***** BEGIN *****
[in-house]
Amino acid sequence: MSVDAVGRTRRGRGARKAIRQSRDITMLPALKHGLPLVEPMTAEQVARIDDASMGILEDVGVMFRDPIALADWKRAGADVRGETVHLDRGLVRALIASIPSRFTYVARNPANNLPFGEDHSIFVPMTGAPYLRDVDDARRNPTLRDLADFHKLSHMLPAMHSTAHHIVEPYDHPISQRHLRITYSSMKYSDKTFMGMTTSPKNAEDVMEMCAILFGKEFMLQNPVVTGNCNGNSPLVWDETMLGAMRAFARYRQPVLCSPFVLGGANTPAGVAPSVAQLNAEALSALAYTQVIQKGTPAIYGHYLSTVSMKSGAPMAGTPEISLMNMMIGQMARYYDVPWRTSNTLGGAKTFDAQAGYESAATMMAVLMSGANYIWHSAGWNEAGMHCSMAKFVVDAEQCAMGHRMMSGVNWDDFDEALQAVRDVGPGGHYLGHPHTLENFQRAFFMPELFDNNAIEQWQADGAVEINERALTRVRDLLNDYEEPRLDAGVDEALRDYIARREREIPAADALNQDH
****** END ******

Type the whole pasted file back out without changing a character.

[in-house]
Amino acid sequence: MSVDAVGRTRRGRGARKAIRQSRDITMLPALKHGLPLVEPMTAEQVARIDDASMGILEDVGVMFRDPIALADWKRAGADVRGETVHLDRGLVRALIASIPSRFTYVARNPANNLPFGEDHSIFVPMTGAPYLRDVDDARRNPTLRDLADFHKLSHMLPAMHSTAHHIVEPYDHPISQRHLRITYSSMKYSDKTFMGMTTSPKNAEDVMEMCAILFGKEFMLQNPVVTGNCNGNSPLVWDETMLGAMRAFARYRQPVLCSPFVLGGANTPAGVAPSVAQLNAEALSALAYTQVIQKGTPAIYGHYLSTVSMKSGAPMAGTPEISLMNMMIGQMARYYDVPWRTSNTLGGAKTFDAQAGYESAATMMAVLMSGANYIWHSAGWNEAGMHCSMAKFVVDAEQCAMGHRMMSGVNWDDFDEALQAVRDVGPGGHYLGHPHTLENFQRAFFMPELFDNNAIEQWQADGAVEINERALTRVRDLLNDYEEPRLDAGVDEALRDYIARREREIPAADALNQDH